By Esther Nakkazi
Uganda’s ban on used computers may soon be declared over after more than three years just as an environmental policy to handle electronic waste is put in place.
The National Information Technology Authority-Uganda, that promotes and monitors IT development in the country, will soon provide standards of used computers that can be imported into Uganda.
Announced in the 2009/2010 budget, the ban on used computers was meant to combat electronic pollution and dumping but it was also done at a time when dumping was at its peak, NITA-U officials said.
Uganda, the only country in the world to ban used computers, has lost $17 million annually, in revenue to the government but the bigger impact was on 1,500 schools and tertiary institutions that could not offer computer lessons anymore.
Now, before the end of this Financial Year, 2012/13, ending June 30th this year, the ban will be lifted, says James Saaka, the executive director of NITA-U. “We can say that we can ably handle the e-waste. A study to help us set the standards of used computers that can be imported has also been completed,” said Saaka.
The standards will spell out the year of manufacture, the type of technology used, inputs like Bluetooth, wireless; but importers would also have to show how they will dispose off any generated e-waste.
James Wire Lughabo, chairman of Uganda ICT Consumer Protection Association (UICPA), says the ban should not be lifted in its entirety. Instead, some stringent guidelines should be imposed like computers should be less than three years old in use, no second hand cloned computers should be allowed nor old Televisions or computer monitors.
Cloned computers, which mimic branded ones, could bring in three times more e-waste than second hand computers, Lunghabo argues. Defaulters on the set standards will be fined an environment levy, yet to be calculated, said NITA-U officials, and companies will be licenced to set up e-waste plants to recycle and dispose off in an environmentally friendly way all the e-waste collected.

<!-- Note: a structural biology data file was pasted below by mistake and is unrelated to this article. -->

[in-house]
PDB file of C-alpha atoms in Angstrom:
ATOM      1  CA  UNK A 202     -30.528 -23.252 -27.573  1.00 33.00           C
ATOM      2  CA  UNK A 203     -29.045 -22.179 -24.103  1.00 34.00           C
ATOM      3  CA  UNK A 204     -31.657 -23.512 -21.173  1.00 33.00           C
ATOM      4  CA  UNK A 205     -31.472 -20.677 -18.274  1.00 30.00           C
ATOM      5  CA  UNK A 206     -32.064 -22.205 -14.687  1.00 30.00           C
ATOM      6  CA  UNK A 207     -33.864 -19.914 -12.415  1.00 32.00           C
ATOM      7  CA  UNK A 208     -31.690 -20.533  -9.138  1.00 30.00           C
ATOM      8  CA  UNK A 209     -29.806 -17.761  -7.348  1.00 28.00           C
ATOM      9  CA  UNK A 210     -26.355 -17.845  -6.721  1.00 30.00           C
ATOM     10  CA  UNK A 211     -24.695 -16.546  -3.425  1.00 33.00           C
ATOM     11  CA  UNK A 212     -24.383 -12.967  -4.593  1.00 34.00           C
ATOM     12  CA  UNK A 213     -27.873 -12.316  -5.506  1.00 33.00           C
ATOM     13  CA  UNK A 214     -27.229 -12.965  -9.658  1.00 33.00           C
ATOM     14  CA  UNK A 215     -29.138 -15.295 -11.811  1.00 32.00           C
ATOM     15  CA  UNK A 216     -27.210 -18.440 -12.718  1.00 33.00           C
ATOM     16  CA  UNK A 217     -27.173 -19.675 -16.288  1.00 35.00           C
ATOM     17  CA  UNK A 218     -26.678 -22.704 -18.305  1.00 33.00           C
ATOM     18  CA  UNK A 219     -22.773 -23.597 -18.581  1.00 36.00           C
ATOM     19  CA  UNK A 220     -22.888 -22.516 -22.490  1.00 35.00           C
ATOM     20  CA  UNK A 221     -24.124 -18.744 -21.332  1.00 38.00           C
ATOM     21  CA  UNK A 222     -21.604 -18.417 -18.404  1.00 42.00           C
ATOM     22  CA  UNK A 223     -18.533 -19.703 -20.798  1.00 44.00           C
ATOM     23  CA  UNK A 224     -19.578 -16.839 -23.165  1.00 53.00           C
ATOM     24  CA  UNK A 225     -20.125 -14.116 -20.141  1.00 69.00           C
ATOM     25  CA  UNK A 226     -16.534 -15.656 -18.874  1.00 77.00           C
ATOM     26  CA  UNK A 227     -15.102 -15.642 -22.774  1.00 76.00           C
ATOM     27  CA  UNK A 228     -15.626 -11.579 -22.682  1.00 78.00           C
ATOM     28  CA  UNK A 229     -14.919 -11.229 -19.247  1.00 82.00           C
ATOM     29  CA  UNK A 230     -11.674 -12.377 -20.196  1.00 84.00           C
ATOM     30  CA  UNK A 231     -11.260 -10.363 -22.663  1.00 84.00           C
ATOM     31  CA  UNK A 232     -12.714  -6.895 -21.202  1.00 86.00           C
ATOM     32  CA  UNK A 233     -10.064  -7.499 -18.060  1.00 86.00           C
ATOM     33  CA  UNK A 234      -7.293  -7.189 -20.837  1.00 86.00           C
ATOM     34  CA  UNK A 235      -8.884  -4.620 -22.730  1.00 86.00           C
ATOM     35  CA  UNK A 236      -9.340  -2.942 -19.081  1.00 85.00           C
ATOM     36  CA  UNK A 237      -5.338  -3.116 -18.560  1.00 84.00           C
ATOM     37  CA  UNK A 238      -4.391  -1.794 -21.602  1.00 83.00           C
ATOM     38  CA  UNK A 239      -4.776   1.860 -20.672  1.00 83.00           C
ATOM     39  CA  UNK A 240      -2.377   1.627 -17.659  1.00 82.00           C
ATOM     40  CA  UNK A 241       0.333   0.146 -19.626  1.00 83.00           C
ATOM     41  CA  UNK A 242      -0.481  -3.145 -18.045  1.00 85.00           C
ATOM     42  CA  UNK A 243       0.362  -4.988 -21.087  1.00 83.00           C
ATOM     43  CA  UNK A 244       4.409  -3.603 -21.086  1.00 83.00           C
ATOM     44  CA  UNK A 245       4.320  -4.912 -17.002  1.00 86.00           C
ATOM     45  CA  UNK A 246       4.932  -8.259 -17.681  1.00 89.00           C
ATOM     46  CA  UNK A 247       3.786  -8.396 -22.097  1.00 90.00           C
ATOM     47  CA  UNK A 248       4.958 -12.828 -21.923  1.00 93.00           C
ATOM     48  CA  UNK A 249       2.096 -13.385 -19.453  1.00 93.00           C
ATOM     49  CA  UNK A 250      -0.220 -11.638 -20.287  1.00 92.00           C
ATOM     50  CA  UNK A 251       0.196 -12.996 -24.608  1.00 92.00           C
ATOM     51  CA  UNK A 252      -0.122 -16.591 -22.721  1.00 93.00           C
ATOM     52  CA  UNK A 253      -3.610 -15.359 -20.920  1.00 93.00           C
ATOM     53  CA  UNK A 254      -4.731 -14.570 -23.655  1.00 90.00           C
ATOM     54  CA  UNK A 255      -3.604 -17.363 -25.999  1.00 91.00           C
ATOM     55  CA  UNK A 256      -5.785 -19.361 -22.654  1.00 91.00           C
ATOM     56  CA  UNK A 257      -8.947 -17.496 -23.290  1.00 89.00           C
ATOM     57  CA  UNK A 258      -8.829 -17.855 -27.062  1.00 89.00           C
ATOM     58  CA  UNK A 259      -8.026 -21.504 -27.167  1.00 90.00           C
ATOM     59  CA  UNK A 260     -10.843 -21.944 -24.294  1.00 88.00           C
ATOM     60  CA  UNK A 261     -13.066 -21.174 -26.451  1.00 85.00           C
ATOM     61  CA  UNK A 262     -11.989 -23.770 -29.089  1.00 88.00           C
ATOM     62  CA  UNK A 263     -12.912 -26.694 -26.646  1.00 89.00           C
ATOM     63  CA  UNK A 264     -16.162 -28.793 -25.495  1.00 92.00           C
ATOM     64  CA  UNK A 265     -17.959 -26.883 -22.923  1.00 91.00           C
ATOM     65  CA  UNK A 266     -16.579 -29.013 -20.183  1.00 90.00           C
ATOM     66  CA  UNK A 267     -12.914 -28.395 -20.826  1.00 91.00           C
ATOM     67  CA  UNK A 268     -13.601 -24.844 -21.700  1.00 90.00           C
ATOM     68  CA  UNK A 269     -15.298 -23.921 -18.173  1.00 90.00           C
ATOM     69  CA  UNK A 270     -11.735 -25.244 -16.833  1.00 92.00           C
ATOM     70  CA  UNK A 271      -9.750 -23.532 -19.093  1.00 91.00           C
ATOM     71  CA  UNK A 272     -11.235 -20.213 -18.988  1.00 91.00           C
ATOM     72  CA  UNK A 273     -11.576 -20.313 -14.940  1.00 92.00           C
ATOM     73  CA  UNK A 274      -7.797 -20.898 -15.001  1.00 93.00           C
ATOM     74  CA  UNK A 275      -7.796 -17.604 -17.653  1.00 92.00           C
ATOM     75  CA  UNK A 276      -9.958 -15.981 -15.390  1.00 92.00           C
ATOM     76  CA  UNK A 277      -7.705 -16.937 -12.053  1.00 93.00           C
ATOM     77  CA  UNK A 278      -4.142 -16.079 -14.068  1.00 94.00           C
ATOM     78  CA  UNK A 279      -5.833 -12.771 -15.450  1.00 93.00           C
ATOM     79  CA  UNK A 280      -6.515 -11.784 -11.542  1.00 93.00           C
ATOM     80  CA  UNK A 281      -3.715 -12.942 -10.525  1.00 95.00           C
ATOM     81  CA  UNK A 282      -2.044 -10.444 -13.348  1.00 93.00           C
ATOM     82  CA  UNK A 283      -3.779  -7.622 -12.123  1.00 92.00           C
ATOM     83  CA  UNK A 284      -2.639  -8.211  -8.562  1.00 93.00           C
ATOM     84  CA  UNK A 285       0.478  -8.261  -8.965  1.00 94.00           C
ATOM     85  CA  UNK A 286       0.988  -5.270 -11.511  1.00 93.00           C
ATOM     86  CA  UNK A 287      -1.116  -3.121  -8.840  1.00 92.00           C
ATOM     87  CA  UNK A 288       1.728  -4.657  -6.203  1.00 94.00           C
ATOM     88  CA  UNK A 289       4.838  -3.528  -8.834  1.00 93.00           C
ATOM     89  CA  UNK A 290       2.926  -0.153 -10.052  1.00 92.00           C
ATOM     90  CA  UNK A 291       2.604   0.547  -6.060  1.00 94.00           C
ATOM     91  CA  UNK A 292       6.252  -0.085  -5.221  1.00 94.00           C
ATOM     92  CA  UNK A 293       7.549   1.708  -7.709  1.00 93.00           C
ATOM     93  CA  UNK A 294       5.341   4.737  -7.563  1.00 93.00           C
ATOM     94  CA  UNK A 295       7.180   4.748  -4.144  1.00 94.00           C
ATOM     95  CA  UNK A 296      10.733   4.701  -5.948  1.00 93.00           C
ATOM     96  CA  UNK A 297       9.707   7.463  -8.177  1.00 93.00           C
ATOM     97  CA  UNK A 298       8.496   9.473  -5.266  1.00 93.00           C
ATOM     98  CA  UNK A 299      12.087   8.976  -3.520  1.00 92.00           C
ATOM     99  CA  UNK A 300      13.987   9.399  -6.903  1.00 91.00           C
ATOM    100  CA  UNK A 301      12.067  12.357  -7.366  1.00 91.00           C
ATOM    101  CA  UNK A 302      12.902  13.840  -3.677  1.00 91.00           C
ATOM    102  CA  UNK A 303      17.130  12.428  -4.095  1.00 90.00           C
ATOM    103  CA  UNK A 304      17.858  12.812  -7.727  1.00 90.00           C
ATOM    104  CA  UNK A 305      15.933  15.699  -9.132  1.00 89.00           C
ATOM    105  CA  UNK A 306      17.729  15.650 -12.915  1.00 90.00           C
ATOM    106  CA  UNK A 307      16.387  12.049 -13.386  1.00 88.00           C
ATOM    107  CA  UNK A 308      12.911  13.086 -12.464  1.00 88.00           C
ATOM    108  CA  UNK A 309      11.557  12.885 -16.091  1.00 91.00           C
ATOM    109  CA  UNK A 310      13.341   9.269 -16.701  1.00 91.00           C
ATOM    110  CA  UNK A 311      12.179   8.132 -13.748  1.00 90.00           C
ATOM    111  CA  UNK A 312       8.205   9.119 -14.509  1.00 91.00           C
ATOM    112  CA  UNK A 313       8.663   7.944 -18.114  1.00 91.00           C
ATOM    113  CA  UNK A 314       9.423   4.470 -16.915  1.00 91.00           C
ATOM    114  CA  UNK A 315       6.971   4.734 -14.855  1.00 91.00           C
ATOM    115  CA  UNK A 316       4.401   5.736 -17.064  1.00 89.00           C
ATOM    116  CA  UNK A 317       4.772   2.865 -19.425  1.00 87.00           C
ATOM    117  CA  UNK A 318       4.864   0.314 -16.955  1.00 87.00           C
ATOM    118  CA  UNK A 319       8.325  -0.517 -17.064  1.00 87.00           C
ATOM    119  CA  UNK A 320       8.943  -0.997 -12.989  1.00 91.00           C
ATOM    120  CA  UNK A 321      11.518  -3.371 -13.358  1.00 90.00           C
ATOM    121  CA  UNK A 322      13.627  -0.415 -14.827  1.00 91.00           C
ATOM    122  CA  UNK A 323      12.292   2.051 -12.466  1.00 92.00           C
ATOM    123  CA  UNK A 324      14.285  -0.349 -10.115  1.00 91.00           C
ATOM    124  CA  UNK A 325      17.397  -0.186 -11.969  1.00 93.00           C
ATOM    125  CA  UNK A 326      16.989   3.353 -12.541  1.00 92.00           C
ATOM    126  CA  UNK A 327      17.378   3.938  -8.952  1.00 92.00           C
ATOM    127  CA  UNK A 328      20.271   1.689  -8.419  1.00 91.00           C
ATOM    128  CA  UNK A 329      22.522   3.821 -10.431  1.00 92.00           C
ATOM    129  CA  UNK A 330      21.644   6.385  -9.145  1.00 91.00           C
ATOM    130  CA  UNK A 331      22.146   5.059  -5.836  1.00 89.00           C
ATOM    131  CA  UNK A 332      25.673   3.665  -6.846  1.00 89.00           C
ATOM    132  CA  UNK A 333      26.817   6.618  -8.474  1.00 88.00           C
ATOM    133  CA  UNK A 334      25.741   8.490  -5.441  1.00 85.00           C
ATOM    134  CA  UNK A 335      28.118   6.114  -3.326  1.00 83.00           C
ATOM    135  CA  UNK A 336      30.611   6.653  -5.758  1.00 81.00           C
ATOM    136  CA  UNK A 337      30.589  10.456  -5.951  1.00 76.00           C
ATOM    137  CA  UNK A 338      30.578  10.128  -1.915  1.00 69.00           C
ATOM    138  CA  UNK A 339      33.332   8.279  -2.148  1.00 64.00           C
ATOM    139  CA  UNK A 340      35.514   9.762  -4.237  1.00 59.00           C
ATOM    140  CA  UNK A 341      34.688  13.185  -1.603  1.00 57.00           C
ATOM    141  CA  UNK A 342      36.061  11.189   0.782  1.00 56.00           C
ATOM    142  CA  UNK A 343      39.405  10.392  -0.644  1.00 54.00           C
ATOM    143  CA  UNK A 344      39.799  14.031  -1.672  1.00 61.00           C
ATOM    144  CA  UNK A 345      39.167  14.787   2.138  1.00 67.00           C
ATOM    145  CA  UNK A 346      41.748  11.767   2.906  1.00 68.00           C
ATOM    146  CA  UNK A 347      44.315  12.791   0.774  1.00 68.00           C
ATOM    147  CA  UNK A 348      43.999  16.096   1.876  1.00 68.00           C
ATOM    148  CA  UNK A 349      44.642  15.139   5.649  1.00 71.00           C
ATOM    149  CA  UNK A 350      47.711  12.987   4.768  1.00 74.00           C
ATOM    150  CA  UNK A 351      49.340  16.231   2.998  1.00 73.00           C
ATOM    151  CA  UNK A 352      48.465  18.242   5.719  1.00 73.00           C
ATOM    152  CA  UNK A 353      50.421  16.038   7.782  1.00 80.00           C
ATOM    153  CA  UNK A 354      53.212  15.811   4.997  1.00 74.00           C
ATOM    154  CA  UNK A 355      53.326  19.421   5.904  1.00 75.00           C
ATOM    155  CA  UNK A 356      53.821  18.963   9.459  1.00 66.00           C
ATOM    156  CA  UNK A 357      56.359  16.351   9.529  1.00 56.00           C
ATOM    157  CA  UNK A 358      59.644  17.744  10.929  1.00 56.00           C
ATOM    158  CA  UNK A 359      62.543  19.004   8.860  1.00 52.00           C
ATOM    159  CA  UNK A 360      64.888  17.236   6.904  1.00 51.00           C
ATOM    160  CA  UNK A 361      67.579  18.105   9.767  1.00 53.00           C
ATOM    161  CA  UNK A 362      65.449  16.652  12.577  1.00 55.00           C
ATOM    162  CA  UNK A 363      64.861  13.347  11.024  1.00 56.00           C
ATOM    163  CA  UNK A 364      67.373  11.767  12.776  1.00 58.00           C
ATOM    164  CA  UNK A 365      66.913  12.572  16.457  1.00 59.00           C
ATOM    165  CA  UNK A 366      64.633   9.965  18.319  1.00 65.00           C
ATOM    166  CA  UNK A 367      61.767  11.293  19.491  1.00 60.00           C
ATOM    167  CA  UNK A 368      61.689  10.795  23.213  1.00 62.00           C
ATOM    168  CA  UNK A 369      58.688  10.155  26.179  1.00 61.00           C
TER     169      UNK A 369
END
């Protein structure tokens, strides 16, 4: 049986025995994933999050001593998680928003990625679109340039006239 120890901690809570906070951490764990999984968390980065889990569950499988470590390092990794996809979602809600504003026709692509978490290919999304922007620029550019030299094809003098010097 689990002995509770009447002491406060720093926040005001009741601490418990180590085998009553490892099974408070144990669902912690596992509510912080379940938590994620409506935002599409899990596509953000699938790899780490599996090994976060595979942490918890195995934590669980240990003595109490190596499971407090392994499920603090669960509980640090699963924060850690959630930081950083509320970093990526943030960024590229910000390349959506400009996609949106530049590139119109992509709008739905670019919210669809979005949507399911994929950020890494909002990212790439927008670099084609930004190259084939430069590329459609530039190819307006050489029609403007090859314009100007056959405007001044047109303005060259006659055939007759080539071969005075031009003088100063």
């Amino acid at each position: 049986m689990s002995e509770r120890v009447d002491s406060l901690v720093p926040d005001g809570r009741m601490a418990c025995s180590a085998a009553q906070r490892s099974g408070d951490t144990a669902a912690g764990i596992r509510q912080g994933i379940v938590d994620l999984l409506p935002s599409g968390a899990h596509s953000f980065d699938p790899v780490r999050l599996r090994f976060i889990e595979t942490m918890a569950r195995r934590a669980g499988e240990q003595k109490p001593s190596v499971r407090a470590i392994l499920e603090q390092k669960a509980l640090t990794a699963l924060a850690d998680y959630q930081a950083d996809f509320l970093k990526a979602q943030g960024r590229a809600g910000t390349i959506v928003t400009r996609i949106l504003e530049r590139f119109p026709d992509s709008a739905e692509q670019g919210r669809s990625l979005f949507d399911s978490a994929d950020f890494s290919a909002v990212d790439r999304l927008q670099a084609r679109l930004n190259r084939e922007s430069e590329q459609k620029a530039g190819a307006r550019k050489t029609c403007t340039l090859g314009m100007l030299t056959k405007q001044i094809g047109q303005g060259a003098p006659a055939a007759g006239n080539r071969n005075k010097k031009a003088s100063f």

One company, Second Life, based in Kampala has already been licenced by the National Environmental Management Authority to set up an e-waste recycling facility.
Without policies, capacity and enforcements to stop dumping, it is estimated that about 80 percent of electronic waste generated in the West, ends up in developing countries.
According to United Nations Industrial DevelopmentOrganisation about 15 percent of all computer imports, are used computers while the majority are clones. As the ban goes on, over 1,500 schools and tertiary institutions could not offer computer lessons as they relied entirely on donations of used computers.
“It has slowed down the roll out of IT in many schools and slowed down a lot of work for businesses,” said Fred Kiapi, the executive director of Commonwealth People’s Association of Uganda (CPAUG).
The ban has also widened the digital divide between the rural and urban, the poor and the rich, as very few people could afford to buy new computers. For three years, it has hurt Ugandan consumers by depriving them of low-cost, used computers, says Kiapi.
But without enough muscle to enforce it, underground trade of these computers is booming. So was government serious to announce it in the first place?